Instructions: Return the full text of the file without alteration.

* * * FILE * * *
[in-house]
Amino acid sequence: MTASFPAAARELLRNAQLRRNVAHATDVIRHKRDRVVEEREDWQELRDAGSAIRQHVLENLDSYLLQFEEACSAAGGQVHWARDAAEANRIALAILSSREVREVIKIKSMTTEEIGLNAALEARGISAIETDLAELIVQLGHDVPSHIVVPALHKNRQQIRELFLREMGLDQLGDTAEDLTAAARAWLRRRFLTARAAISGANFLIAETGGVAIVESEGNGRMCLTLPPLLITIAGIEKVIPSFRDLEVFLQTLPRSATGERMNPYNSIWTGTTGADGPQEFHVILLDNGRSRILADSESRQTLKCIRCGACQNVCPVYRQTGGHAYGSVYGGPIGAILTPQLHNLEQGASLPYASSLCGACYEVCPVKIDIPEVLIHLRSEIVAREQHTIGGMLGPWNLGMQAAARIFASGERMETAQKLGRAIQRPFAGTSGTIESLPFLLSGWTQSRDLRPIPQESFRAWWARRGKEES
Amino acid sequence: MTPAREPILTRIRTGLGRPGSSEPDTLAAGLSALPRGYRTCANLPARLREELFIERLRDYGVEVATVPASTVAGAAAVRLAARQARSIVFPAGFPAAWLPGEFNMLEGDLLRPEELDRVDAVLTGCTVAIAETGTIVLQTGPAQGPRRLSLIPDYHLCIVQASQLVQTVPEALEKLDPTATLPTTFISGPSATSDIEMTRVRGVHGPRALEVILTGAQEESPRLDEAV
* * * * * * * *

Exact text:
[in-house]
Amino acid sequence: MTASFPAAARELLRNAQLRRNVAHATDVIRHKRDRVVEEREDWQELRDAGSAIRQHVLENLDSYLLQFEEACSAAGGQVHWARDAAEANRIALAILSSREVREVIKIKSMTTEEIGLNAALEARGISAIETDLAELIVQLGHDVPSHIVVPALHKNRQQIRELFLREMGLDQLGDTAEDLTAAARAWLRRRFLTARAAISGANFLIAETGGVAIVESEGNGRMCLTLPPLLITIAGIEKVIPSFRDLEVFLQTLPRSATGERMNPYNSIWTGTTGADGPQEFHVILLDNGRSRILADSESRQTLKCIRCGACQNVCPVYRQTGGHAYGSVYGGPIGAILTPQLHNLEQGASLPYASSLCGACYEVCPVKIDIPEVLIHLRSEIVAREQHTIGGMLGPWNLGMQAAARIFASGERMETAQKLGRAIQRPFAGTSGTIESLPFLLSGWTQSRDLRPIPQESFRAWWARRGKEES
Amino acid sequence: MTPAREPILTRIRTGLGRPGSSEPDTLAAGLSALPRGYRTCANLPARLREELFIERLRDYGVEVATVPASTVAGAAAVRLAARQARSIVFPAGFPAAWLPGEFNMLEGDLLRPEELDRVDAVLTGCTVAIAETGTIVLQTGPAQGPRRLSLIPDYHLCIVQASQLVQTVPEALEKLDPTATLPTTFISGPSATSDIEMTRVRGVHGPRALEVILTGAQEESPRLDEAV